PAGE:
Perhaps you will allow me to say one last word. I will not consent to present to you the professors of Art as a set of helpless babies, who are to be held up by the chin; I present them as an energetic and persevering class of men, whose incomes depend on their own faculties and personal exertions; and I also make so bold as to present them as men who in their vocation render good service to the community. I am strongly disposed to believe there are very few debates in Parliament so important to the public welfare as a really good picture. I have also a notion that any number of bundles of the driest legal chaff that ever was chopped would be cheaply expended for one really meritorious engraving. At a highly interesting annual festival at which I have the honour to assist, and which takes place behind two fountains, I sometimes observe that great ministers of state and other such exalted characters have a strange delight in rather ostentatiously declaring that they have no knowledge whatever of art, and particularly of impressing on the company that they have passed their lives in severe studies. It strikes me when I hear these things as if these great men looked upon the arts as a sort of dancing dogs, or Punch’s show, to be turned to for amusement when one has nothing else to do. Now I always take the opportunity on these occasions of entertaining my humble opinion that all this is complete “bosh;” and of asserting to myself my strong belief that the neighbourhoods of Trafalgar Square, or Suffolk Street, rightly understood, are quite as important to the welfare of the empire as those of Downing Street, or Westminster Hall. Ladies and Gentlemen, on these grounds, and backed by the recommendation of three hundred artists in favour of the Benevolent Fund, I beg to propose its prosperity as a toast for your adoption.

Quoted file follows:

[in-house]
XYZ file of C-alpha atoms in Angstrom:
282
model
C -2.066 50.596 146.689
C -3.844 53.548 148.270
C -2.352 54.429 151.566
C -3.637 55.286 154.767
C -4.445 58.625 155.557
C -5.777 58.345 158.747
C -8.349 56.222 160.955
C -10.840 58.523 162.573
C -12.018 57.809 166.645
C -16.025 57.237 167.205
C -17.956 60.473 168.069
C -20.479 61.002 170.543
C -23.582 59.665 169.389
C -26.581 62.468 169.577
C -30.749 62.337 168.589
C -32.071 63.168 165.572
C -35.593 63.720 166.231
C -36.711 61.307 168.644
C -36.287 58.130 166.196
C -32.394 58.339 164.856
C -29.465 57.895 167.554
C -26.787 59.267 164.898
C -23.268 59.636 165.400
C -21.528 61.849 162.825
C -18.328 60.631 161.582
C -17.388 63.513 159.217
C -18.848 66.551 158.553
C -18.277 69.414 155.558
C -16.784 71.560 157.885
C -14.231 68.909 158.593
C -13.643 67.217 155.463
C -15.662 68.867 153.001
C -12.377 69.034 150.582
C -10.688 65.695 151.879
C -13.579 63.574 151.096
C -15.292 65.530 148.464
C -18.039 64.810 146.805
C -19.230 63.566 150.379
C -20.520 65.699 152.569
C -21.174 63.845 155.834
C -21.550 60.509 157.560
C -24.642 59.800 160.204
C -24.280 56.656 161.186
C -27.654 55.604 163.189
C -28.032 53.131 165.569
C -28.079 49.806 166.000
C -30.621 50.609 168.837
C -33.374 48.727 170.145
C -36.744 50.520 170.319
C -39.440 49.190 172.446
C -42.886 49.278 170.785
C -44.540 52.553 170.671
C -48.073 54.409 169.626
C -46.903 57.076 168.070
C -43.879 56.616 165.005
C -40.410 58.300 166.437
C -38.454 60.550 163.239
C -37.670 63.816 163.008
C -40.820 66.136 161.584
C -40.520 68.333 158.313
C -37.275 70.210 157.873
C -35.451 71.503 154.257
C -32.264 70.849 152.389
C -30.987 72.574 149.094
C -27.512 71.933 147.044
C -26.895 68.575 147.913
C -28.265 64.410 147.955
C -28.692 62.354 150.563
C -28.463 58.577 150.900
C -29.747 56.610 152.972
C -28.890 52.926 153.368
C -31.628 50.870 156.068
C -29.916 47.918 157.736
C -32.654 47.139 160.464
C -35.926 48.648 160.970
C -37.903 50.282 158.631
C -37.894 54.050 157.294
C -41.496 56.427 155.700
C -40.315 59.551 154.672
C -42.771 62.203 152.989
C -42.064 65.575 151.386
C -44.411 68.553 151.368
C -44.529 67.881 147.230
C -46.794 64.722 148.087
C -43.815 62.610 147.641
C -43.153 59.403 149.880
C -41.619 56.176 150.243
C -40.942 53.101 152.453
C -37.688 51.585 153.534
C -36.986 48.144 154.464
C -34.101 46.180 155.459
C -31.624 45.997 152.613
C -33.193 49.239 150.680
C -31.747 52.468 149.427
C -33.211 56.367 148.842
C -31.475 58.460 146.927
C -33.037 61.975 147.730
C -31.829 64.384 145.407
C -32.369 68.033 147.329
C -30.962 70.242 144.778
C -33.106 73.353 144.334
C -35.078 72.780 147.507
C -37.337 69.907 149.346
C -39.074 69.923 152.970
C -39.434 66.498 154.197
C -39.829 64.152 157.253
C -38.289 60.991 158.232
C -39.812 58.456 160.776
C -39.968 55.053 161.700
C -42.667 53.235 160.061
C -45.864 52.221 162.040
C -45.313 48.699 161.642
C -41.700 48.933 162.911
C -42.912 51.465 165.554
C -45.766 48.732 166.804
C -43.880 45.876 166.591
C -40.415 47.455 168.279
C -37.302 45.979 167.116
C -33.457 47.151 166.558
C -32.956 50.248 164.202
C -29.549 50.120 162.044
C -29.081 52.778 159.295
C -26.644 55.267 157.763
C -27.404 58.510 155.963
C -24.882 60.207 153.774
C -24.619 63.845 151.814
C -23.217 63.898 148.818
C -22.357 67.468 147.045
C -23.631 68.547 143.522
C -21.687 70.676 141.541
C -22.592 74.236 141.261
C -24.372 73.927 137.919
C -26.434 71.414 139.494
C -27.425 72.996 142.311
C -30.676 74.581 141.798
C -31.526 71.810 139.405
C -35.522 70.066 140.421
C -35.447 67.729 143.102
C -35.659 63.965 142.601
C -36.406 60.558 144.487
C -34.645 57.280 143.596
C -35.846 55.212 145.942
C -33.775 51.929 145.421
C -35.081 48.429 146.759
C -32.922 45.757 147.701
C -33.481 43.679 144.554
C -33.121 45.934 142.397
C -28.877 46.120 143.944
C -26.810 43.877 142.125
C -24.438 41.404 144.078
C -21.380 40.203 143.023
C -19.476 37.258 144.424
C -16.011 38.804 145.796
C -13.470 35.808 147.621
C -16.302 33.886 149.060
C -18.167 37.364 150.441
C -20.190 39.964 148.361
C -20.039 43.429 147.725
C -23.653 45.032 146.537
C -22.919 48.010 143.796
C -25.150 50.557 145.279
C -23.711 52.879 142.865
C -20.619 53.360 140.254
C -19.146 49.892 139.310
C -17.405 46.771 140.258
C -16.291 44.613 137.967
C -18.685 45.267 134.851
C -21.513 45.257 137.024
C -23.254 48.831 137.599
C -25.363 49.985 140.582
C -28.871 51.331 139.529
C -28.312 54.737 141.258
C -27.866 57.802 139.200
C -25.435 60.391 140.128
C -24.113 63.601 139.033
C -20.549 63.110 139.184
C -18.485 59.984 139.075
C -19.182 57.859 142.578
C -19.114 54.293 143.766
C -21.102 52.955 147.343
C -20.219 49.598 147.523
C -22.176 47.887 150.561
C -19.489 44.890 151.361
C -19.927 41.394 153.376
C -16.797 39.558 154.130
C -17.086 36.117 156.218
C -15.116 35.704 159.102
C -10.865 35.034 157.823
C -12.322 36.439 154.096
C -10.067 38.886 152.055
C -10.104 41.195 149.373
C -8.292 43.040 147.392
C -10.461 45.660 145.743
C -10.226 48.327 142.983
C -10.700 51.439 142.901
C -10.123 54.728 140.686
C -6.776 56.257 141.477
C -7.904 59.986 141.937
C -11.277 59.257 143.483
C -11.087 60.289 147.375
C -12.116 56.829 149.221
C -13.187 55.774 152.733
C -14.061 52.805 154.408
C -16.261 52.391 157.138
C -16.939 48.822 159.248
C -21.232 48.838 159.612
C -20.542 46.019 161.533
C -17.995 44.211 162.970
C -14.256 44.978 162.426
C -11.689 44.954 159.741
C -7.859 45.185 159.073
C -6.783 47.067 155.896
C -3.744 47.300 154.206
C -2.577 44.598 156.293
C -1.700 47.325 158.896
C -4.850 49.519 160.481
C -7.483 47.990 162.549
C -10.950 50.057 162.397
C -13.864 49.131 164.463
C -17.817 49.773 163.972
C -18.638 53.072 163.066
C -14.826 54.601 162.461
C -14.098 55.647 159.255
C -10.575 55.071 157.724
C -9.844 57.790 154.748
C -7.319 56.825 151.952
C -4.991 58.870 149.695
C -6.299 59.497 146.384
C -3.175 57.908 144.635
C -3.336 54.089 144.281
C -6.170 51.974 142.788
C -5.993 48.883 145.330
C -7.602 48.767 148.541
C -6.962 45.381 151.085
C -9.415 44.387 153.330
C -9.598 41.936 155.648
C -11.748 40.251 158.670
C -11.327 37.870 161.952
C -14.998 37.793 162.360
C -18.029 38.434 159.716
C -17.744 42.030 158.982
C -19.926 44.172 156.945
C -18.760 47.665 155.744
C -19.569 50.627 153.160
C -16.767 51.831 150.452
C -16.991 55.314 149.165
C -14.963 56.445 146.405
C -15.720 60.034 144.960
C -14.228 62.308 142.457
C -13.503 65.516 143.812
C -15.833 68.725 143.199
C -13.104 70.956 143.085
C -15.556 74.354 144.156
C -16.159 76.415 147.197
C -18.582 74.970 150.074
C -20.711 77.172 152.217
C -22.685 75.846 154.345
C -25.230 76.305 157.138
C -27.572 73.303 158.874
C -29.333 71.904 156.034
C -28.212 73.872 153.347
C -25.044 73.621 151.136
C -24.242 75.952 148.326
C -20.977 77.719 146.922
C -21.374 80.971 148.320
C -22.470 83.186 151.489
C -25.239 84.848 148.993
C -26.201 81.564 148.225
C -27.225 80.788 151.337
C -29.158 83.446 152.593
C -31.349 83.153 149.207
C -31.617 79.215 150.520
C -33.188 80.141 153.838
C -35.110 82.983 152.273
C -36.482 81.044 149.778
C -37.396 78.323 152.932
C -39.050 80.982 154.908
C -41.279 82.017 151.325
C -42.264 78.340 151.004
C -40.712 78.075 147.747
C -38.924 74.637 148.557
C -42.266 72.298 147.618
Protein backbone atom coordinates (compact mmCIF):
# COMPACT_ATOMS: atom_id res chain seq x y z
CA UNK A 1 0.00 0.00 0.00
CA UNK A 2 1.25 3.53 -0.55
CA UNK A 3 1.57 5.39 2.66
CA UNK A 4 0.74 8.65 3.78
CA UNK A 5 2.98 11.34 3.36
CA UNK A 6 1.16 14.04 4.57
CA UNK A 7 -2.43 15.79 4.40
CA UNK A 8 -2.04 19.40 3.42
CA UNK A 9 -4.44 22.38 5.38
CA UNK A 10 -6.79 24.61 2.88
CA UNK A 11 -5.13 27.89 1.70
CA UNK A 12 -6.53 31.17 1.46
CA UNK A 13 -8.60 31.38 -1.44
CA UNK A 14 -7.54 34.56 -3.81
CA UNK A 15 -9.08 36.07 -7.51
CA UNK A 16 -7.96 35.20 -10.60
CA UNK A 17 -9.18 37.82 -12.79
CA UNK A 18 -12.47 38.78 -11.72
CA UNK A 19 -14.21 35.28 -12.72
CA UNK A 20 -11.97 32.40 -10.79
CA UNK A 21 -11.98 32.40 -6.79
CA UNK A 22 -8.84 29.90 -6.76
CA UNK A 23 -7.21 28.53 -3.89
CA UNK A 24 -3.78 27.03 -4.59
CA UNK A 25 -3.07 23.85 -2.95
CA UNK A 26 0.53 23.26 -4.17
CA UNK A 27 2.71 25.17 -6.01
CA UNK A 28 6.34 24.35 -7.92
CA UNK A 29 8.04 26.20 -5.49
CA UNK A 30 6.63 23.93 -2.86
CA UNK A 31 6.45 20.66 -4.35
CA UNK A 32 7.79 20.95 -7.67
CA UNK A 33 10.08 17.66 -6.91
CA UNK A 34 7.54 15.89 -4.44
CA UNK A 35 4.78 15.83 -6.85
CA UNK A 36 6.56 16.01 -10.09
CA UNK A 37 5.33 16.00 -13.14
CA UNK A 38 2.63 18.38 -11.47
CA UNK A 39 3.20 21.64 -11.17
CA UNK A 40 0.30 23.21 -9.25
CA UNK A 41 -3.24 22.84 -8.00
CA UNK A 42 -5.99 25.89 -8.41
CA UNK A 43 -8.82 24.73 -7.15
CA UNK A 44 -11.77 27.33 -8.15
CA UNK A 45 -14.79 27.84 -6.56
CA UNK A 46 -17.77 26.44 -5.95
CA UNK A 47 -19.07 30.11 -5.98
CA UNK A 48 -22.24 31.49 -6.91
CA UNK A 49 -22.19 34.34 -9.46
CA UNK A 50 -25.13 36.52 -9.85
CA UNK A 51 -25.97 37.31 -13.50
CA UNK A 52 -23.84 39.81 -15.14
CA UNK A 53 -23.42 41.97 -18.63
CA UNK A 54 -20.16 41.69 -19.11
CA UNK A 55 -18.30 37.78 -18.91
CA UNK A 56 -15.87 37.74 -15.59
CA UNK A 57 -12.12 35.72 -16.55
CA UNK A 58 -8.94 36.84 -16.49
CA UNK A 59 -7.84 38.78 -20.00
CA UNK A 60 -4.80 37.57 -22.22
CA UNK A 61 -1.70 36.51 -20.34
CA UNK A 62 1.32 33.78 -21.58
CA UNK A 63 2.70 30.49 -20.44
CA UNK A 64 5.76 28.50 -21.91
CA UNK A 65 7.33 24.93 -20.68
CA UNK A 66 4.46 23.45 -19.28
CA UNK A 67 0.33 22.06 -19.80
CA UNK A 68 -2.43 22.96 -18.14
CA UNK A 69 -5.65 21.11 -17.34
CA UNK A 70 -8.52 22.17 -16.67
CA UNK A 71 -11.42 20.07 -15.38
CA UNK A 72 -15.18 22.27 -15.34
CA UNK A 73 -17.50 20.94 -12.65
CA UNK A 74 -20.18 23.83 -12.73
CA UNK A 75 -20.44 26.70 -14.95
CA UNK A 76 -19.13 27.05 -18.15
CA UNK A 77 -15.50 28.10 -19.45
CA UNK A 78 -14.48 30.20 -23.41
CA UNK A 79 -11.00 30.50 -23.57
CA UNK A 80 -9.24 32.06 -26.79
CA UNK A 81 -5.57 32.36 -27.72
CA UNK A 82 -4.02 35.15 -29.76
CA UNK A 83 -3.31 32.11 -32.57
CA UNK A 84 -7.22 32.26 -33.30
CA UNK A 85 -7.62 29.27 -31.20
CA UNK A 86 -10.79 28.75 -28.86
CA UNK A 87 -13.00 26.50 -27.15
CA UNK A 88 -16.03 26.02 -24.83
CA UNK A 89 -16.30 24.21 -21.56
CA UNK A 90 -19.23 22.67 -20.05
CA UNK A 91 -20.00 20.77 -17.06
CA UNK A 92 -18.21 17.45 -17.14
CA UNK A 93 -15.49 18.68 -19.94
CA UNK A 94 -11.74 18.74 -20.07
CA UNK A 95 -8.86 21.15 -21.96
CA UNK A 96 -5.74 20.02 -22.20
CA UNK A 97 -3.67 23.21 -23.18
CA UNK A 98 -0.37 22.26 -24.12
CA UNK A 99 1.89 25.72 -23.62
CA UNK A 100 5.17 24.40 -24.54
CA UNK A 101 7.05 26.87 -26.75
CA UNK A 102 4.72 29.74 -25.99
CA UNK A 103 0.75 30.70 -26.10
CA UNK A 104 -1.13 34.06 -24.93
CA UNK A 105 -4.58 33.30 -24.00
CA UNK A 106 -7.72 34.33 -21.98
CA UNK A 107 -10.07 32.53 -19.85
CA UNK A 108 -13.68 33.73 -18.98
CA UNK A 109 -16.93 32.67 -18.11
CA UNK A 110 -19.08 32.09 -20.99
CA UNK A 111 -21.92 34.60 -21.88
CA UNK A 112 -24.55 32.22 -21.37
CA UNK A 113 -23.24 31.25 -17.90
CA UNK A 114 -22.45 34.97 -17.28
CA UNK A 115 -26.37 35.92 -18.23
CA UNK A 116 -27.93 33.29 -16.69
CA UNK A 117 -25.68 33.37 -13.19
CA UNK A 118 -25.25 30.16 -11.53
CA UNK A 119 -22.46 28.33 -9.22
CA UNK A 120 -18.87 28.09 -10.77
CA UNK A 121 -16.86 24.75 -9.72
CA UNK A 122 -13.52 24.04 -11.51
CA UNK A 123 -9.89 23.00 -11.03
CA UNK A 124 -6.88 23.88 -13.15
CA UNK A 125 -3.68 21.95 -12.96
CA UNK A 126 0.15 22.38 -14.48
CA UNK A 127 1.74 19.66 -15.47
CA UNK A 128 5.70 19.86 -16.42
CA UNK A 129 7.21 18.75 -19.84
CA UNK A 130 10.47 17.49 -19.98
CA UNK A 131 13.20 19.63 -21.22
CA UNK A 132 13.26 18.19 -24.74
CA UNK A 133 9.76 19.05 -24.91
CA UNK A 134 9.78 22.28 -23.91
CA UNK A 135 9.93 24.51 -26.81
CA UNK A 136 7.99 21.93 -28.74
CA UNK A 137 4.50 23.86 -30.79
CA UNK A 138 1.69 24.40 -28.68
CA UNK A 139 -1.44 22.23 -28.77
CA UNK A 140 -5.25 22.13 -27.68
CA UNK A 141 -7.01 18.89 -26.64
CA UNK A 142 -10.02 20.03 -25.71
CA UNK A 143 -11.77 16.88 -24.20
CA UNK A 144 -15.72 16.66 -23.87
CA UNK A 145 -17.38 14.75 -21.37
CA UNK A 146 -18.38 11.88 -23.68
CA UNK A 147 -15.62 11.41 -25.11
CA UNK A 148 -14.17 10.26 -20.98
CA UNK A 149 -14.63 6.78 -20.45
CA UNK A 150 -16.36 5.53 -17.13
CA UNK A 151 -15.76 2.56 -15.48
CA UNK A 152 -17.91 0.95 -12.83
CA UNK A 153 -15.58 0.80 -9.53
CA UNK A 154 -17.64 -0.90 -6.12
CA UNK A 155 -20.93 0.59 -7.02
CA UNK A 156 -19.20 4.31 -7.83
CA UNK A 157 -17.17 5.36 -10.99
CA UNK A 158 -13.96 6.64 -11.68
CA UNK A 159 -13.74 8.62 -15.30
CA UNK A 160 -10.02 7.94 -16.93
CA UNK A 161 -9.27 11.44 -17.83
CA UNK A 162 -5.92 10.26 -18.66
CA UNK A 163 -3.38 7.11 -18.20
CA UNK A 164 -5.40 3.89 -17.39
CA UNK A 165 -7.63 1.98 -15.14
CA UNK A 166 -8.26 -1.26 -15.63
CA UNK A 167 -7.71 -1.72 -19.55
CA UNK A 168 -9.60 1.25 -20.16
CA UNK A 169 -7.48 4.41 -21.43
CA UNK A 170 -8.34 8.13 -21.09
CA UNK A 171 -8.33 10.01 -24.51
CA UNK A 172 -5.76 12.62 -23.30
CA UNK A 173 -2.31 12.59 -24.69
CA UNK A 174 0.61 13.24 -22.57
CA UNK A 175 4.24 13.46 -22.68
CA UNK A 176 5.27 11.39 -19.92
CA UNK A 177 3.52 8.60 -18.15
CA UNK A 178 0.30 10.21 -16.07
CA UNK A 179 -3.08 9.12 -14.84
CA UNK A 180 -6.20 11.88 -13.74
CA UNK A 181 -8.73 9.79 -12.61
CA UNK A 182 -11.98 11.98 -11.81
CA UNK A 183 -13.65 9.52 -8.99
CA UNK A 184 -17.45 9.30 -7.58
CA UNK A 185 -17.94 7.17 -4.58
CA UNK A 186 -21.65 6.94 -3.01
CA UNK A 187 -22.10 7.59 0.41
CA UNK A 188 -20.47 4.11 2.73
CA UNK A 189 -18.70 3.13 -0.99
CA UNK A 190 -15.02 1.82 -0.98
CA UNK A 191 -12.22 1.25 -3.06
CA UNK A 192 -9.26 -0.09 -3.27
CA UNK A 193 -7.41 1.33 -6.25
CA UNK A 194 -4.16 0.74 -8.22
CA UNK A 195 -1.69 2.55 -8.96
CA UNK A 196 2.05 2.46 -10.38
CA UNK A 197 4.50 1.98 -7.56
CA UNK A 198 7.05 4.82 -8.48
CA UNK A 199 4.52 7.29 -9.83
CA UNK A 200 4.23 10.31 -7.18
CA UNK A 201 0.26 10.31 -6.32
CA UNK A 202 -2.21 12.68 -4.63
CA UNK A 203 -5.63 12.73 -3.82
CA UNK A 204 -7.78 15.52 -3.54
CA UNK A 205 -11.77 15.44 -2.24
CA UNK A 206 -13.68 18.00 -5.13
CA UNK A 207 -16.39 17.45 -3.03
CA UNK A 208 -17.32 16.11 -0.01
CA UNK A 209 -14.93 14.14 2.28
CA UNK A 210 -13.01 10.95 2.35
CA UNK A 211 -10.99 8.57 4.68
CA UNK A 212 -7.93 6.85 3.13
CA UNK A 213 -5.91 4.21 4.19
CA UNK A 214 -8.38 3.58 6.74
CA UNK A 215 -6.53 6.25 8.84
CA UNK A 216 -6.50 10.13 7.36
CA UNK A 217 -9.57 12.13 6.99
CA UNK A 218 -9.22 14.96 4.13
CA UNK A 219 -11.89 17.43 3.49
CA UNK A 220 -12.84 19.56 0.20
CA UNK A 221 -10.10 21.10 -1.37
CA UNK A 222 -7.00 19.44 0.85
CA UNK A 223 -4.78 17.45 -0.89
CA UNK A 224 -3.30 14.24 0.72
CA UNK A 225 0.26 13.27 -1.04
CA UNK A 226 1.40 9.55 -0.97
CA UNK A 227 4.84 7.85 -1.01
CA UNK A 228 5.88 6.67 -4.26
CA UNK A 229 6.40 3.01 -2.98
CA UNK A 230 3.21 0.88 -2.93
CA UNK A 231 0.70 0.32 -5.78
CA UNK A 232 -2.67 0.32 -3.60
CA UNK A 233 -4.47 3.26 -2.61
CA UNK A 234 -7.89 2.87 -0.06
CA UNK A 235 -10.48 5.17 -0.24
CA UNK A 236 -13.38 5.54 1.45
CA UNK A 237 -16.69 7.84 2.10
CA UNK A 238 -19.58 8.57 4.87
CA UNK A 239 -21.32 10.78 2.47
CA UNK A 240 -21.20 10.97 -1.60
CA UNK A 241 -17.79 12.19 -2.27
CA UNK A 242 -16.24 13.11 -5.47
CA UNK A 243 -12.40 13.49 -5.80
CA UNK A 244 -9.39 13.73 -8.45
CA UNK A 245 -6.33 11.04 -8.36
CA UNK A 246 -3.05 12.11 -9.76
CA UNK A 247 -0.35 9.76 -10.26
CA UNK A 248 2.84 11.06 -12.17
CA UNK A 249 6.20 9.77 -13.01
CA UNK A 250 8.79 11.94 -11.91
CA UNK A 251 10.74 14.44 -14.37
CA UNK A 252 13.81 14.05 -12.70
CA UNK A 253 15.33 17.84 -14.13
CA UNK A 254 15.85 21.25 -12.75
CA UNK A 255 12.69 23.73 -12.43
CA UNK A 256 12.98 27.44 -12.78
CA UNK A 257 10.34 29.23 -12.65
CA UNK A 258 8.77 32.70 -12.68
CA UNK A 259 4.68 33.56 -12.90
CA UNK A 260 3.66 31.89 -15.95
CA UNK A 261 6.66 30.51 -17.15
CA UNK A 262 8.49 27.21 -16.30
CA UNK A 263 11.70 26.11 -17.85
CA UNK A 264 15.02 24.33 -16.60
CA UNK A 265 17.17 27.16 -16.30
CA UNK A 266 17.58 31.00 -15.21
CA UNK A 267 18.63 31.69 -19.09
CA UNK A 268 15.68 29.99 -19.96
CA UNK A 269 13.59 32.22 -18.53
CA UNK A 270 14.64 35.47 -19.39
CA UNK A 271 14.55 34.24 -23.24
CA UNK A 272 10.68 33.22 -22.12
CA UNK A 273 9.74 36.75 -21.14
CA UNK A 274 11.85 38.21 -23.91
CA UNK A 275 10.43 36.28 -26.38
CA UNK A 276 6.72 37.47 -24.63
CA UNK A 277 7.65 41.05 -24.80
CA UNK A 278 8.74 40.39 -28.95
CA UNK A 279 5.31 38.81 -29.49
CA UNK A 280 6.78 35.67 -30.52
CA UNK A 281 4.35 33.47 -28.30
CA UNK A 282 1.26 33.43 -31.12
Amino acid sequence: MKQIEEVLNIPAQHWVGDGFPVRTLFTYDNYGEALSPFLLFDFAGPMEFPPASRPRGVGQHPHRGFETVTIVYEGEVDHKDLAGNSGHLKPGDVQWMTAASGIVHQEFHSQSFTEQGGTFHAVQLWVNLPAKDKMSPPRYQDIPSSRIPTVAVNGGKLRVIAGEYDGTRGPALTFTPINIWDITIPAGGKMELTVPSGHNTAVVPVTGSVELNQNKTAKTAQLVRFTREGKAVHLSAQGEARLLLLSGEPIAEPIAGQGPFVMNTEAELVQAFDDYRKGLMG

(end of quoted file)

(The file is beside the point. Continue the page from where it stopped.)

http://ebooks.adelaide.edu.au/d/dickens/charles/d54sls/chapter50.html

Last updated Friday, March 7, 2014 at 15:30